To start debugging, simply insert:
from pudb import set_trace; set_trace()
A shorter alternative to this is:
import pudb; pu.db
Or, if pudb is already imported, just this will suffice:
If you are using Python 3.7 or newer, you can add:
# Set breakpoint() in Python to call pudb export PYTHONBREAKPOINT="pudb.set_trace"
~/.bashrc. Then use:
to start pudb.
Insert one of these snippets into the piece of code you want to debug, or run the entire script with:
or, in Python 3:
This is equivalent to:
python -m pudb.run my-script.py
which is useful if you want to run PuDB in a version of Python other than the one you most recently installed PuDB with.
Debugging from a separate terminal¶
It’s possible to control the debugger from a separate terminal. This is useful if there are several threads running that are printing to stdout while you’re debugging and messing up the terminal, or if you want to keep the original terminal available for any other reason.
Open a new terminal. First, you need to get the path of the tty of the
terminal you want to debug from. To do that, use the standard unix
tty. It will print something like
Then you need to make sure that your terminal doesn’t have a shell actively
reading and possibly capturing some of the input that should go to pudb.
To do that run a placeholder command that does nothing,
perl -MPOSIX -e pause.
Then set the PUDB_TTY environment variable to the path tty gave you, for example:
PUDB_TTY=/dev/pts/3 pudb my-script.py
Now instead of using the current terminal, pudb will use this tty for its UI. You may want to use the internal shell in pudb, as others will still use the original terminal.
Logging Internal Errors¶
Some kinds of internal exceptions encountered by pudb will be logged to the
terminal window when the debugger is active. To send these messages to a file
instead, use the
python -m pudb --log-errors pudberrors.log
Rudimentary remote debugging is also supported:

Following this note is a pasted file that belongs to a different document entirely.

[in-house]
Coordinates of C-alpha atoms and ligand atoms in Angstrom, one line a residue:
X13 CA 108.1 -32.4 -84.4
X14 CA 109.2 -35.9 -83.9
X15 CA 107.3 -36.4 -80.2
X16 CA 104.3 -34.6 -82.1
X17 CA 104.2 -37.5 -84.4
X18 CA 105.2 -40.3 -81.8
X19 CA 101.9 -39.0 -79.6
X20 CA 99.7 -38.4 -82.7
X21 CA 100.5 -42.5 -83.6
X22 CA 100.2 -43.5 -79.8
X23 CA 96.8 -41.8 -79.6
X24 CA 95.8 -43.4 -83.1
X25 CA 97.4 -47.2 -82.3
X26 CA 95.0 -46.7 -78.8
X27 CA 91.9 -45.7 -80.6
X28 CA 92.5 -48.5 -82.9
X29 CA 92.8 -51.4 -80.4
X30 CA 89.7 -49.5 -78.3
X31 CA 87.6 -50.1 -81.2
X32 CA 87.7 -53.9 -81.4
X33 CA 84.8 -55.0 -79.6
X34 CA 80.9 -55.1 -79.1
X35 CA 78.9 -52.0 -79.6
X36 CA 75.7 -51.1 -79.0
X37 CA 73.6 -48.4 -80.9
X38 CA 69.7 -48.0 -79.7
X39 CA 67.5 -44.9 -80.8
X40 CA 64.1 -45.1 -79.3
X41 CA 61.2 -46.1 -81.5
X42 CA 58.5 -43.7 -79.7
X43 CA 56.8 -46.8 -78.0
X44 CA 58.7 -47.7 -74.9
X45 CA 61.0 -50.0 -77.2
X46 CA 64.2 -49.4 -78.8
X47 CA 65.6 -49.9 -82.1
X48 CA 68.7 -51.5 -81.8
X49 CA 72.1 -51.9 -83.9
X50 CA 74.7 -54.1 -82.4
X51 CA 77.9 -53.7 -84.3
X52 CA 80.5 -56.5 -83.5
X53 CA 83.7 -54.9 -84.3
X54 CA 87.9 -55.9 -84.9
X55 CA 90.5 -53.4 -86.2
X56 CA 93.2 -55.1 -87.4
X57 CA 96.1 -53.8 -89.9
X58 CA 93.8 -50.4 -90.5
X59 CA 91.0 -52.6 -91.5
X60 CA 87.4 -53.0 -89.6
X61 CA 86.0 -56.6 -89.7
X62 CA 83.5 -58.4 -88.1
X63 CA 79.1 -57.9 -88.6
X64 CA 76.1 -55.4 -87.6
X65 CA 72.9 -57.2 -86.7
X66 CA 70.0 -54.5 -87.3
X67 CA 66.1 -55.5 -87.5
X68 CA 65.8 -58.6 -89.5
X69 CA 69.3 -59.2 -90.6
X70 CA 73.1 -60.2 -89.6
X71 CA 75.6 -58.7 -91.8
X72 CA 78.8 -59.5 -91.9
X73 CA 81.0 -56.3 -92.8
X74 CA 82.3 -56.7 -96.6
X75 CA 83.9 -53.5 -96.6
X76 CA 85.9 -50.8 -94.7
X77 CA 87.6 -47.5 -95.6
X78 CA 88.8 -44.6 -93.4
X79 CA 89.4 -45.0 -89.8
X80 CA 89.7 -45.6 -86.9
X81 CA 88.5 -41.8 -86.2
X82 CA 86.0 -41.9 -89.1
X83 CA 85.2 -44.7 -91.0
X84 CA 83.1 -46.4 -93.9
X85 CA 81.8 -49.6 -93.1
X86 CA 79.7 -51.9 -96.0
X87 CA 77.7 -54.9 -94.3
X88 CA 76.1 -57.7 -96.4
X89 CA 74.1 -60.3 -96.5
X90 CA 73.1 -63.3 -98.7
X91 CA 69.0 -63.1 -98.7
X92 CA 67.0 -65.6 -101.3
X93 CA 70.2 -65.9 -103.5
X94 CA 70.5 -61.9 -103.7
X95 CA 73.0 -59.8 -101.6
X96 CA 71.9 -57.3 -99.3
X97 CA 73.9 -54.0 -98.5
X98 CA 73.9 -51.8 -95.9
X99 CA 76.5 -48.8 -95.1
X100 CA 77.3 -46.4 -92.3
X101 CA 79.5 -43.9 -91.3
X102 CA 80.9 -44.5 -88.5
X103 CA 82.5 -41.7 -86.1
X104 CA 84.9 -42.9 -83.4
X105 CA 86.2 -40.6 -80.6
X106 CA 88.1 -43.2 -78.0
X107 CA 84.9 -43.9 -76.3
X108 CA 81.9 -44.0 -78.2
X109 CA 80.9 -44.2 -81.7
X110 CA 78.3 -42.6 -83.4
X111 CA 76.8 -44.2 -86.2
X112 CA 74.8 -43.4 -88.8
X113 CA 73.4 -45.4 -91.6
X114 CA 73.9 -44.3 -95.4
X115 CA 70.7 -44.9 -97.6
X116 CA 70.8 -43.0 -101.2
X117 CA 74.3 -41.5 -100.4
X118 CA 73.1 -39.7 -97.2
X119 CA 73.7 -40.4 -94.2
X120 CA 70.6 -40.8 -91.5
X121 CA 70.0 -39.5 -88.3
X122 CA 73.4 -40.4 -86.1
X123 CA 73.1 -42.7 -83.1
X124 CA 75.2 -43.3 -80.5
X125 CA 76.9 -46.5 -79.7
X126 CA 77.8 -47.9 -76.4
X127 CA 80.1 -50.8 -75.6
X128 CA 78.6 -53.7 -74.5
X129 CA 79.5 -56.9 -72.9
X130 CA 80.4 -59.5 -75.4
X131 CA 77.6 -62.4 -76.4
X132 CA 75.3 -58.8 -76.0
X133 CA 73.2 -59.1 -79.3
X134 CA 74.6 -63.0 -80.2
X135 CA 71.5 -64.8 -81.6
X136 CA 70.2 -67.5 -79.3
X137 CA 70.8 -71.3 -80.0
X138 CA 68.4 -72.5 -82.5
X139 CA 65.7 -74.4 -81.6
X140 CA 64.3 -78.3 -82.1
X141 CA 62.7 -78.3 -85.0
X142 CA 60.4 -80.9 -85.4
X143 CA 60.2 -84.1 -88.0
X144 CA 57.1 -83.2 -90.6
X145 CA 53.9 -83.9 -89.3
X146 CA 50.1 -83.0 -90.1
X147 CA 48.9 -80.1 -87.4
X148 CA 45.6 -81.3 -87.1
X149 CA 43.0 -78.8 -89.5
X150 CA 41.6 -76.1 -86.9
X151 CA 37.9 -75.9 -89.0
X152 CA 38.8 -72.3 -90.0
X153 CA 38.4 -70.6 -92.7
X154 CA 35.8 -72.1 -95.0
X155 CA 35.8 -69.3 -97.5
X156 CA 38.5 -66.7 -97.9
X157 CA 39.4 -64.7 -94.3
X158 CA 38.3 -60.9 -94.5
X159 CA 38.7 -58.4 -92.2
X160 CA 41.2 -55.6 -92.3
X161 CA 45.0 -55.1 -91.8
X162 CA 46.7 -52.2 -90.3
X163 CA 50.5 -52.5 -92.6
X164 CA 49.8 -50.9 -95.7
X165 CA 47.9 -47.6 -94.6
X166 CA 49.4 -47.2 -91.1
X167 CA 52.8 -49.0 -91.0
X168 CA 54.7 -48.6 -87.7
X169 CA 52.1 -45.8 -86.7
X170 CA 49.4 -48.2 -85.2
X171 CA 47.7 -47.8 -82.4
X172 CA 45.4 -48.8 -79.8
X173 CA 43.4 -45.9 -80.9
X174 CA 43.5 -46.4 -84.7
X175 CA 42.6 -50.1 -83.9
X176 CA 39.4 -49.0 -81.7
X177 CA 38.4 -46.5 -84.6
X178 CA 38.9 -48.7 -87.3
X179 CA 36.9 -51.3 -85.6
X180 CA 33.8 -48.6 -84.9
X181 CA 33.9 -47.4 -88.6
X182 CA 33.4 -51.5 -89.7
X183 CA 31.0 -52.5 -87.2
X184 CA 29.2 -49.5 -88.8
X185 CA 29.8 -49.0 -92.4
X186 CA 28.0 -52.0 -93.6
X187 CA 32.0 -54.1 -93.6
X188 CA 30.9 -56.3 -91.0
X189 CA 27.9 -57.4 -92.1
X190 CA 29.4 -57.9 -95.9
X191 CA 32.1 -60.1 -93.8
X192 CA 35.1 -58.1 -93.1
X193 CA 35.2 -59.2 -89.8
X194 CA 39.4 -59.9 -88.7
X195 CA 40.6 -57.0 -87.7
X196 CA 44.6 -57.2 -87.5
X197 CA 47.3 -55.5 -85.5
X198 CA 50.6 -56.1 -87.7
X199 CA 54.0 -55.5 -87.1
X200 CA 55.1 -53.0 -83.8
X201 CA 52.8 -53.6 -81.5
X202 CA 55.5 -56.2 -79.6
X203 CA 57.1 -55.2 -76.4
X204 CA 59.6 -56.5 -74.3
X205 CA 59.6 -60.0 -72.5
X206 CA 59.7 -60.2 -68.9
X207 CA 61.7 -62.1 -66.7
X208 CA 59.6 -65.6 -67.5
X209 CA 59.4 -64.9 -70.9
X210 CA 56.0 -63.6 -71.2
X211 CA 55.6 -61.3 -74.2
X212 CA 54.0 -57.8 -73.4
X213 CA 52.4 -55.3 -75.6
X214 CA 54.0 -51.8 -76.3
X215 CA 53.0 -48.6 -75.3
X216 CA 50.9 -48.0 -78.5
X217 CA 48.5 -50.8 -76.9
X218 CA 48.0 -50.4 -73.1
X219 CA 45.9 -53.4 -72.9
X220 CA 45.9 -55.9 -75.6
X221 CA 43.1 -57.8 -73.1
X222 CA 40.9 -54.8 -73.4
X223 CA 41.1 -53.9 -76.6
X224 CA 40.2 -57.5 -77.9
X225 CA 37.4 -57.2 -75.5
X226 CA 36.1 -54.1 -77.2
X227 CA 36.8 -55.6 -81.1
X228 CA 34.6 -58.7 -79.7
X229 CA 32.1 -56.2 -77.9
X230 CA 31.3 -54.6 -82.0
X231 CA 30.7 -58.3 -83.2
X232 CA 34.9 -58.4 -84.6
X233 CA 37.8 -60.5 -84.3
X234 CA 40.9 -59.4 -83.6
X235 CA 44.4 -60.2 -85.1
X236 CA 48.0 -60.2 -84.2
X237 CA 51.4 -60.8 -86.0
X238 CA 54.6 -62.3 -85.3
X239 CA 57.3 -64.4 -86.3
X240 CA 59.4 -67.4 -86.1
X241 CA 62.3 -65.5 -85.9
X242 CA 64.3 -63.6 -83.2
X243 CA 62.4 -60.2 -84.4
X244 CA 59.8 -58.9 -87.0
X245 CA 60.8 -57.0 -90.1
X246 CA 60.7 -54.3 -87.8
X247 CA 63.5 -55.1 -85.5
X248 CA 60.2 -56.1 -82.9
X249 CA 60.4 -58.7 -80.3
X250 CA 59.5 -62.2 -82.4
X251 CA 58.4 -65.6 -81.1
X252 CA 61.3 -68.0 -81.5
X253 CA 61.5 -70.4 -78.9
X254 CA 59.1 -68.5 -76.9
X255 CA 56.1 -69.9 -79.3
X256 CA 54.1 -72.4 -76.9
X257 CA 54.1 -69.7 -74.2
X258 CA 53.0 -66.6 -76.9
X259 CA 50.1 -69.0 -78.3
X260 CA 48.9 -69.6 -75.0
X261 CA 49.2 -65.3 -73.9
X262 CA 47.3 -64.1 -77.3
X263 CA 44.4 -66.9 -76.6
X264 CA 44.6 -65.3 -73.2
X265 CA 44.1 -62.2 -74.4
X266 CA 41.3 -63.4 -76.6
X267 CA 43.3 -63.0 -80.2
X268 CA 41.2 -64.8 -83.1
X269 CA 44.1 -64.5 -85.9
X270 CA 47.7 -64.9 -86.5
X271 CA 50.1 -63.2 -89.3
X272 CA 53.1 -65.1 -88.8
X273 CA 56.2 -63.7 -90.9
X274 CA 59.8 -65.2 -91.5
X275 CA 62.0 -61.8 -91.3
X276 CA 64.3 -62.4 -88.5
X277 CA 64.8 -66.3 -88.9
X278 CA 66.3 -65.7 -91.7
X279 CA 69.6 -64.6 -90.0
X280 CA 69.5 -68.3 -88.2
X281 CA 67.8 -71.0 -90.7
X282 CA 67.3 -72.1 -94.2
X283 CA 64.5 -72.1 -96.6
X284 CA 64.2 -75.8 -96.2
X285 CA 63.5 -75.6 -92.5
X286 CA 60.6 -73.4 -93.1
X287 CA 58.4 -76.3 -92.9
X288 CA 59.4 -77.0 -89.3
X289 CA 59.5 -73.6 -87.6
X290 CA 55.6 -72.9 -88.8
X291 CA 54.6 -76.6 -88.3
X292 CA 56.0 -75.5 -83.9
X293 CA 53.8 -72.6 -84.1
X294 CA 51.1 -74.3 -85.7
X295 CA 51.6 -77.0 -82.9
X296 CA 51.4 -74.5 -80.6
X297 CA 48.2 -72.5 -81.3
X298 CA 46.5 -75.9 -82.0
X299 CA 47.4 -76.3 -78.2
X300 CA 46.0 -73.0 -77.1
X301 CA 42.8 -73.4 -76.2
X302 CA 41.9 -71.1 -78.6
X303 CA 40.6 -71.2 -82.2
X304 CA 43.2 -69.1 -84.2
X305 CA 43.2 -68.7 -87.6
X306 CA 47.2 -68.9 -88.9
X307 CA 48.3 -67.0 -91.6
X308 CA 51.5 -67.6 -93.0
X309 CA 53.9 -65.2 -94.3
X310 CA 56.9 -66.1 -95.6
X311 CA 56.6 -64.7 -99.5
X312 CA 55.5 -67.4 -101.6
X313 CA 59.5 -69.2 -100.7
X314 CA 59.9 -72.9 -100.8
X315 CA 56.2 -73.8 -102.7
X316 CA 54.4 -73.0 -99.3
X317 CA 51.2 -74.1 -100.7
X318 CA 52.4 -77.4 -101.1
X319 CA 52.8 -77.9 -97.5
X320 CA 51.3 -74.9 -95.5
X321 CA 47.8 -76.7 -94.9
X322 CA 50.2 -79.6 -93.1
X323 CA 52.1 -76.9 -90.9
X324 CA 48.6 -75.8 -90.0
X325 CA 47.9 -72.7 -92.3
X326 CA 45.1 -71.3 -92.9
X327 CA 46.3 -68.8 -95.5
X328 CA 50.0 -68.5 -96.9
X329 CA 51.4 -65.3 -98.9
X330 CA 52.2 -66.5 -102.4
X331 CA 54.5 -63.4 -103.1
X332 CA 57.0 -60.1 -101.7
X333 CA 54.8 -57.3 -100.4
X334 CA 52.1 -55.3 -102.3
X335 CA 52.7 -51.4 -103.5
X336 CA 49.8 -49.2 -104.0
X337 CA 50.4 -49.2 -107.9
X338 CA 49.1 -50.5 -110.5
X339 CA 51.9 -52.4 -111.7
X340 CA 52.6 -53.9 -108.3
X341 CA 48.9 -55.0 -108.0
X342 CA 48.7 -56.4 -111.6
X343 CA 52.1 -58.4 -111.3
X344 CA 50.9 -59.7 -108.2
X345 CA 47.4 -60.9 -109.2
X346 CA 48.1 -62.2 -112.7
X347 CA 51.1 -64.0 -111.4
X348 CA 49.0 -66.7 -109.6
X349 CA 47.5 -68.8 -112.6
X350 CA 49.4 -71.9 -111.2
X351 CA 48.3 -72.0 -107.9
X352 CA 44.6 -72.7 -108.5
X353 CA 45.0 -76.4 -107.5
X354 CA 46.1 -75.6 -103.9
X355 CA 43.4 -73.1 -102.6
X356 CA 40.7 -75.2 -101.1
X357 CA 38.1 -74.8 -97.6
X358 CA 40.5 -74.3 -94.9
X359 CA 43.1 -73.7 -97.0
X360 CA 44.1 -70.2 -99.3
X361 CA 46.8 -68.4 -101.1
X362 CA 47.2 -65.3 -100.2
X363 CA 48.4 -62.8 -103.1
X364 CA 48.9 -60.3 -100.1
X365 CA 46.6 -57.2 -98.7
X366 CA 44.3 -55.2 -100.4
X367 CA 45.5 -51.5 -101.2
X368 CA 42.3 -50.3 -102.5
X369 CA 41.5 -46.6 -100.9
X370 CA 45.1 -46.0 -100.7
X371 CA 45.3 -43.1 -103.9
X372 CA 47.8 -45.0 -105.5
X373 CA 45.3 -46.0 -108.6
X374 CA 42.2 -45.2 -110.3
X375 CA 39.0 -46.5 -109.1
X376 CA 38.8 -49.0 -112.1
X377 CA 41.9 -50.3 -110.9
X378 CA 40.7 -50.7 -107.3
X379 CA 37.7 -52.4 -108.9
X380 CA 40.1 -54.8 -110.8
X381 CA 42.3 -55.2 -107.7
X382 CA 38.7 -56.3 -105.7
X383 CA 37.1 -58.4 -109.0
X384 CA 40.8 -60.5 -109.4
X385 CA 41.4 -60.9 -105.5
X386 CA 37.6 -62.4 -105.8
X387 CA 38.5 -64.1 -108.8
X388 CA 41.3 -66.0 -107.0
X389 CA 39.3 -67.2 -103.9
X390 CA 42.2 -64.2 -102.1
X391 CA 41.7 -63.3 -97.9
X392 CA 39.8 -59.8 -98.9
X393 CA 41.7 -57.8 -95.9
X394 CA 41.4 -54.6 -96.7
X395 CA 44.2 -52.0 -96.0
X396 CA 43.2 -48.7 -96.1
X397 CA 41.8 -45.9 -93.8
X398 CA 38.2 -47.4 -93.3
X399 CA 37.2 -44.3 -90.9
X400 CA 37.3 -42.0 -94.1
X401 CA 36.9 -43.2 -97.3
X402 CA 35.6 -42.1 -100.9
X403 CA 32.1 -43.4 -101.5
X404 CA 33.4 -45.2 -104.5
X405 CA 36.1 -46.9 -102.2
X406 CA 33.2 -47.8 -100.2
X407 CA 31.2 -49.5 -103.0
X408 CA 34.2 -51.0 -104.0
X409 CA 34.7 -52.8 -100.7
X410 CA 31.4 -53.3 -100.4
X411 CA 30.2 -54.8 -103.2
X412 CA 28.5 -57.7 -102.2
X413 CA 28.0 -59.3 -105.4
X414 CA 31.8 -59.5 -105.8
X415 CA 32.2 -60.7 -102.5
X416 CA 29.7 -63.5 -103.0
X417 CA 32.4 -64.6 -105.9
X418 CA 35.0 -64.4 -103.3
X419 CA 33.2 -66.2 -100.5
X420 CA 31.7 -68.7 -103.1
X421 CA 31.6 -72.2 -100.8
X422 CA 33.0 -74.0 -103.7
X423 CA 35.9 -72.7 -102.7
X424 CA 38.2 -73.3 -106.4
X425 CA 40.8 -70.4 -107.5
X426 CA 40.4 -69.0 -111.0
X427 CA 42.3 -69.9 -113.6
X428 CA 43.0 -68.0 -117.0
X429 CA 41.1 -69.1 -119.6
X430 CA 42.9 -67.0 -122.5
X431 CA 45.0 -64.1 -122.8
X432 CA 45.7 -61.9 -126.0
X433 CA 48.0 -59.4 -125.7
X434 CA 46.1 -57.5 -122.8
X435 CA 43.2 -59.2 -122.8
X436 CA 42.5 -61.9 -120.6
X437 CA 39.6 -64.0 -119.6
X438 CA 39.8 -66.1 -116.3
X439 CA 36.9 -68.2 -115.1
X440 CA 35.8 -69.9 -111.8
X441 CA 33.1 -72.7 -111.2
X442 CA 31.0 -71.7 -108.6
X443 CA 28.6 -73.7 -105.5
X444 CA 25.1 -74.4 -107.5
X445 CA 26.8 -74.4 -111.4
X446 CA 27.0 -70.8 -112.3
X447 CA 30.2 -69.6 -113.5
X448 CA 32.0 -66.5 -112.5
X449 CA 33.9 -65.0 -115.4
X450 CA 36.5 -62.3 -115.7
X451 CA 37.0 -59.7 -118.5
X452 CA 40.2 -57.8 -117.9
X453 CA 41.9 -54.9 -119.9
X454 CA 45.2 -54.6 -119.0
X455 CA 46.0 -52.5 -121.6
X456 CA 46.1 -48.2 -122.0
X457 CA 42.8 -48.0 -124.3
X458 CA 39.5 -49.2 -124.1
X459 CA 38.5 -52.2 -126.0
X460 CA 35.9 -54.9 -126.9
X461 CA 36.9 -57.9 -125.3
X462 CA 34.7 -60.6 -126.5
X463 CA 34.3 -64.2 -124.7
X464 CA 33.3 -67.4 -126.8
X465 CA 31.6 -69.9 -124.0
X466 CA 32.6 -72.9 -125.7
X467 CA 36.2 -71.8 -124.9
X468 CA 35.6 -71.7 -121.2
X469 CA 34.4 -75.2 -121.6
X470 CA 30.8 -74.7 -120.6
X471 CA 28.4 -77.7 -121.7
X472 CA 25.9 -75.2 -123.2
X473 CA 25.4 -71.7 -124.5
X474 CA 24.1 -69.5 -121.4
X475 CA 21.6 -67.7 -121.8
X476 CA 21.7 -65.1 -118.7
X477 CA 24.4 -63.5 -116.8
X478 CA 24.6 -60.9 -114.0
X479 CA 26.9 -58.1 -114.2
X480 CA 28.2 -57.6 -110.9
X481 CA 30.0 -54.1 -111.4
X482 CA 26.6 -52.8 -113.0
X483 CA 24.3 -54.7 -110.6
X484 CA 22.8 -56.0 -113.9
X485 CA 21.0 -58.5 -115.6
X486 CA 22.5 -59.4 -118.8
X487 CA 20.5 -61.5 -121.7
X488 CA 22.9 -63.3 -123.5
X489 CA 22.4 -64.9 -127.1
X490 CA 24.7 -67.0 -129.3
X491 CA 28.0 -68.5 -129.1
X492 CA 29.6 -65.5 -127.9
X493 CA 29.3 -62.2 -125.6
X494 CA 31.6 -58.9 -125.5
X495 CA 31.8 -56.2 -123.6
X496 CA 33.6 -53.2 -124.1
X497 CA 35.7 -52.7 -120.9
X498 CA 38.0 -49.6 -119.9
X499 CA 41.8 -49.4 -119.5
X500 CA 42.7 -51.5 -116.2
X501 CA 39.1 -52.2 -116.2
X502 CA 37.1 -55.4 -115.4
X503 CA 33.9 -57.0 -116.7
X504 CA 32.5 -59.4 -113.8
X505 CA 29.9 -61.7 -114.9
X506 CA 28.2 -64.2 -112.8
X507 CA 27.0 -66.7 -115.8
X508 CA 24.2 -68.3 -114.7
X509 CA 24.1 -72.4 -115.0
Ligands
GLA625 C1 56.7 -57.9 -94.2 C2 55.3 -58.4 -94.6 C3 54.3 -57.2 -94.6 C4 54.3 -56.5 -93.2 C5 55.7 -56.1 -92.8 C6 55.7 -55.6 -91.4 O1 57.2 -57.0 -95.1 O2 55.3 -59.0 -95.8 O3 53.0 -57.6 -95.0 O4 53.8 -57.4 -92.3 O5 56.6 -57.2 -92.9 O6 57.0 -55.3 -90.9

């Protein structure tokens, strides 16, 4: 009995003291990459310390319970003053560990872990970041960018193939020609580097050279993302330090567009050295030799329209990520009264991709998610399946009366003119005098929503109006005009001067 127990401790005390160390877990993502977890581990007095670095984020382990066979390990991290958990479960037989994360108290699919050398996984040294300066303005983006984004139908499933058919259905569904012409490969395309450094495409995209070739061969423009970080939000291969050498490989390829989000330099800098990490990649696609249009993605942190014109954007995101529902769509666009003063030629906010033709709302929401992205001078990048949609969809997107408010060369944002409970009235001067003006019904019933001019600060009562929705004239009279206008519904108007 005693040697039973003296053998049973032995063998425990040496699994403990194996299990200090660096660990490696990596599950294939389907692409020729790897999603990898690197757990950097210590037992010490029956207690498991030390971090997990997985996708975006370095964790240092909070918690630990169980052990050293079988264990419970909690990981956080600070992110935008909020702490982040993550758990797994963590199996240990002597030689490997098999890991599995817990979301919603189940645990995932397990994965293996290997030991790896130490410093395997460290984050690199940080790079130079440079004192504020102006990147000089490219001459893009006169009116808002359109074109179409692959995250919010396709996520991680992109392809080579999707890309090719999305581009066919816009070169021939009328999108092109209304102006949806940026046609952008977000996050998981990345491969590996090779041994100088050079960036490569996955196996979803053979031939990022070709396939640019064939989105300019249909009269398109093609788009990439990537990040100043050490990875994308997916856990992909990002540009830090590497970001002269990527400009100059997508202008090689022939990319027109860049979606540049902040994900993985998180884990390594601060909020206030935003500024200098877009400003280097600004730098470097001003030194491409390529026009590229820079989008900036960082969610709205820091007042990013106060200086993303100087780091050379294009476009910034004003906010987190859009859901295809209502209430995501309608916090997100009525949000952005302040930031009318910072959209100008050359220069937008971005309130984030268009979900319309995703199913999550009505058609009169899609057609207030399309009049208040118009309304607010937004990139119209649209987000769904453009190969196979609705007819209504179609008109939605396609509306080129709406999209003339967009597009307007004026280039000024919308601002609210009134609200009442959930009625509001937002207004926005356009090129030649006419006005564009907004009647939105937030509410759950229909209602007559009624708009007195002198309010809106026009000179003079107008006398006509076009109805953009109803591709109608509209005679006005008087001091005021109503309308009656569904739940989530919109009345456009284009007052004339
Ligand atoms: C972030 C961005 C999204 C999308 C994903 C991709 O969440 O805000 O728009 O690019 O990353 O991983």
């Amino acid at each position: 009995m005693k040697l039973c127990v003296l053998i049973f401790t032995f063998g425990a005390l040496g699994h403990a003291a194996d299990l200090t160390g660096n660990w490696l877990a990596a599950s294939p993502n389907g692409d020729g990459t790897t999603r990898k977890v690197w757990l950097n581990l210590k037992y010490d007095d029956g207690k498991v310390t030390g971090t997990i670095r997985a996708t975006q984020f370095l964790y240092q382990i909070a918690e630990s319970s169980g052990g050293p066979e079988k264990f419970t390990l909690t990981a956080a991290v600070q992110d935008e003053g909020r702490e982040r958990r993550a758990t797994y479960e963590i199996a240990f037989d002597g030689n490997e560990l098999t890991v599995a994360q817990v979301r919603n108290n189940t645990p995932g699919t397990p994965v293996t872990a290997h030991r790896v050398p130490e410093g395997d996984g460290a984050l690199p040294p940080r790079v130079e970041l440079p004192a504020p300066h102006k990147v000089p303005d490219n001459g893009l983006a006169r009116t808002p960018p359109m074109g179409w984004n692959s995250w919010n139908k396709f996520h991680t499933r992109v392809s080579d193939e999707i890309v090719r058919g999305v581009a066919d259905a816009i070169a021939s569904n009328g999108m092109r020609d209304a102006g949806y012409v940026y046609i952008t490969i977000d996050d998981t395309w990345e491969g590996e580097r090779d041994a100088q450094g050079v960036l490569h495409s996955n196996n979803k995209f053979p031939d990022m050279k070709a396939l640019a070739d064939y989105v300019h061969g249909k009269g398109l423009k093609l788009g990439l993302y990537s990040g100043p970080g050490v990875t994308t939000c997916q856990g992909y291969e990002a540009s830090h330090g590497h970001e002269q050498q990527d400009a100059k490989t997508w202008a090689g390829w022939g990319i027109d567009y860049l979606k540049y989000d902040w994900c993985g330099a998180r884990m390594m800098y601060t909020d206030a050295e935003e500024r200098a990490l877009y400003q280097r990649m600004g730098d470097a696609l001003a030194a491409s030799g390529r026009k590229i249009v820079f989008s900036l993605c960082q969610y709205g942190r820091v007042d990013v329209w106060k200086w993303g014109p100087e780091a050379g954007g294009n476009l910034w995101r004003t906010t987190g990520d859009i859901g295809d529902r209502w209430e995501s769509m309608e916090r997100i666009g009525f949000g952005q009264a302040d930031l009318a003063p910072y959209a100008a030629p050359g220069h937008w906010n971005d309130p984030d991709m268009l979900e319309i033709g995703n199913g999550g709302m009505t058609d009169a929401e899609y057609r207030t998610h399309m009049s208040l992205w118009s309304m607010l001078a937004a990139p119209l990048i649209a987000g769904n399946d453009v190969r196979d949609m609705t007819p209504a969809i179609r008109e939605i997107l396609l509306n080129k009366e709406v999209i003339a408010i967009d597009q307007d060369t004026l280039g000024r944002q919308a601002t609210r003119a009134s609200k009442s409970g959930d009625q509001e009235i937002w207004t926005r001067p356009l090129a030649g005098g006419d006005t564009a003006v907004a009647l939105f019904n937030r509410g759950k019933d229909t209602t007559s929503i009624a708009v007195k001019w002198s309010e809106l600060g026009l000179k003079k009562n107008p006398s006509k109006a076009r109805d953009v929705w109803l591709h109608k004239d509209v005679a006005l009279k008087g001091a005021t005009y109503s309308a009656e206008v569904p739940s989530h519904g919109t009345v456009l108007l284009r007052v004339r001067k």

from pudb.remote import set_trace set_trace(term_size=(80, 24))
At this point, the debugger will look for a free port and wait for a telnet connection:
pudb:6899: Please telnet into 127.0.0.1 6899. pudb:6899: Waiting for client...
“Reverse” remote debugging¶
In “reverse” remote debugging, pudb connects to a socket, rather than listening to one.
First open the socket and listen using the netcat(
nc), as below.
Netcat of couse is not a telnet client, so it can behave diffrently than a telnet client.
By using the
`stty` with “no echo: and “no buffering” input options, we
can make a socket that nonetheless behave simillarly:
stty -echo -icanon && nc -l -p 6899
When using the BSD version netcat that ships with MacOS, a server can be started like this:
stty -echo -icanon && nc -l 6899
Specify host and port in set_trace and set the reverse parameter to True:
from pudb.remote import set_trace set_trace(reverse=True)
Then watch the debugger connect to netcat:
pudb:9999: Now in session with 127.0.0.1:6899.
Using the debugger after forking¶
In a forked process, no TTY is usually attached to stdin/stdout, which leads to errors
when debugging with standard pudb. E.g. consider this
from multiprocessing import Process def f(name): # breakpoint was introduced in Python 3.7 breakpoint() print('hello', name) p = Process(target=f, args=('bob',)) p.start() p.join()
Running it with standard pudb breaks:
PYTHONBREAKPOINT=pudb.set_trace python script.py
However, on Unix systems, e.g. Linux & MacOS, debugging a forked
process is supported using
PYTHONBREAKPOINT=pudb.forked.set_trace python script.py
Usage with pytest¶
Alternatively, as of version 2017.1.2, pudb can be used to debug test failures in pytest, by running the test runner like so:
$ pytest --pdbcls pudb.debugger:Debugger --pdb --capture=no
Note the need to pass –capture=no (or its synonym -s) as otherwise pytest tries to manage the standard streams itself. (contributed by Antony Lee)